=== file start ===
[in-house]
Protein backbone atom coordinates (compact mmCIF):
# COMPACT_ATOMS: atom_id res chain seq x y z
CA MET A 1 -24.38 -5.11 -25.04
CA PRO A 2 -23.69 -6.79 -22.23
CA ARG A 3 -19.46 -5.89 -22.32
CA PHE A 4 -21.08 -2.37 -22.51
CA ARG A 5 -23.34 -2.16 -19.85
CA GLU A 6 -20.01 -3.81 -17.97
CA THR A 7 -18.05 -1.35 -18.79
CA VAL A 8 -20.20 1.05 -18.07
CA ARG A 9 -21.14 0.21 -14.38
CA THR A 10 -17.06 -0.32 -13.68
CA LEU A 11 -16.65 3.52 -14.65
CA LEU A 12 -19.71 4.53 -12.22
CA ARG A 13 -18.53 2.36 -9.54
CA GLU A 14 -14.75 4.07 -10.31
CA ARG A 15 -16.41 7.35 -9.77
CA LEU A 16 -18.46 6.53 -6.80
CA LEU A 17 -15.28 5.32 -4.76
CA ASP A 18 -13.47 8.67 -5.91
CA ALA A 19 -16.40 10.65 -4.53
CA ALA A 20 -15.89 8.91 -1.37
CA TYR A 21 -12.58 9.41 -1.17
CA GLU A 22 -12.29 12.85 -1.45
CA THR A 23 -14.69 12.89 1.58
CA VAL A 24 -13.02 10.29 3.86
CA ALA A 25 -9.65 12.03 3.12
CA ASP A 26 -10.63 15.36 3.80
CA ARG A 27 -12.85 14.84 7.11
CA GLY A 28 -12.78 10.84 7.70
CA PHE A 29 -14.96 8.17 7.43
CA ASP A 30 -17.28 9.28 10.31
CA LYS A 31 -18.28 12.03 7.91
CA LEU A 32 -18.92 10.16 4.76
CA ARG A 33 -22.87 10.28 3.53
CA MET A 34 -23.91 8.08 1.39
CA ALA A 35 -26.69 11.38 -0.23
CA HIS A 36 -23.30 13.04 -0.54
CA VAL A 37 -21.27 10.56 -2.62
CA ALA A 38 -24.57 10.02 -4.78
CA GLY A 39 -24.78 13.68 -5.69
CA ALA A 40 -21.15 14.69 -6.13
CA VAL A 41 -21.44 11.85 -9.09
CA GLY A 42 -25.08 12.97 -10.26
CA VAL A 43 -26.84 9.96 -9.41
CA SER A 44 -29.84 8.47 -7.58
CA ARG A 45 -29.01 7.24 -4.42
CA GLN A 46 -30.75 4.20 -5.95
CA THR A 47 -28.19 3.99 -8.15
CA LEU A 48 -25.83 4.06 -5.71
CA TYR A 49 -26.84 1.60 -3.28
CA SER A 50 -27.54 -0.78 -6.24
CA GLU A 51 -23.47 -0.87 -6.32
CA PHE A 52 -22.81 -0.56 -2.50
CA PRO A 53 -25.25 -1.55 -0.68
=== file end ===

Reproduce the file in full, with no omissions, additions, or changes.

[in-house]
Protein backbone atom coordinates (compact mmCIF):
# COMPACT_ATOMS: atom_id res chain seq x y z
CA MET A 1 -24.38 -5.11 -25.04
CA PRO A 2 -23.69 -6.79 -22.23
CA ARG A 3 -19.46 -5.89 -22.32
CA PHE A 4 -21.08 -2.37 -22.51
CA ARG A 5 -23.34 -2.16 -19.85
CA GLU A 6 -20.01 -3.81 -17.97
CA THR A 7 -18.05 -1.35 -18.79
CA VAL A 8 -20.20 1.05 -18.07
CA ARG A 9 -21.14 0.21 -14.38
CA THR A 10 -17.06 -0.32 -13.68
CA LEU A 11 -16.65 3.52 -14.65
CA LEU A 12 -19.71 4.53 -12.22
CA ARG A 13 -18.53 2.36 -9.54
CA GLU A 14 -14.75 4.07 -10.31
CA ARG A 15 -16.41 7.35 -9.77
CA LEU A 16 -18.46 6.53 -6.80
CA LEU A 17 -15.28 5.32 -4.76
CA ASP A 18 -13.47 8.67 -5.91
CA ALA A 19 -16.40 10.65 -4.53
CA ALA A 20 -15.89 8.91 -1.37
CA TYR A 21 -12.58 9.41 -1.17
CA GLU A 22 -12.29 12.85 -1.45
CA THR A 23 -14.69 12.89 1.58
CA VAL A 24 -13.02 10.29 3.86
CA ALA A 25 -9.65 12.03 3.12
CA ASP A 26 -10.63 15.36 3.80
CA ARG A 27 -12.85 14.84 7.11
CA GLY A 28 -12.78 10.84 7.70
CA PHE A 29 -14.96 8.17 7.43
CA ASP A 30 -17.28 9.28 10.31
CA LYS A 31 -18.28 12.03 7.91
CA LEU A 32 -18.92 10.16 4.76
CA ARG A 33 -22.87 10.28 3.53
CA MET A 34 -23.91 8.08 1.39
CA ALA A 35 -26.69 11.38 -0.23
CA HIS A 36 -23.30 13.04 -0.54
CA VAL A 37 -21.27 10.56 -2.62
CA ALA A 38 -24.57 10.02 -4.78
CA GLY A 39 -24.78 13.68 -5.69
CA ALA A 40 -21.15 14.69 -6.13
CA VAL A 41 -21.44 11.85 -9.09
CA GLY A 42 -25.08 12.97 -10.26
CA VAL A 43 -26.84 9.96 -9.41
CA SER A 44 -29.84 8.47 -7.58
CA ARG A 45 -29.01 7.24 -4.42
CA GLN A 46 -30.75 4.20 -5.95
CA THR A 47 -28.19 3.99 -8.15
CA LEU A 48 -25.83 4.06 -5.71
CA TYR A 49 -26.84 1.60 -3.28
CA SER A 50 -27.54 -0.78 -6.24
CA GLU A 51 -23.47 -0.87 -6.32
CA PHE A 52 -22.81 -0.56 -2.50
CA PRO A 53 -25.25 -1.55 -0.68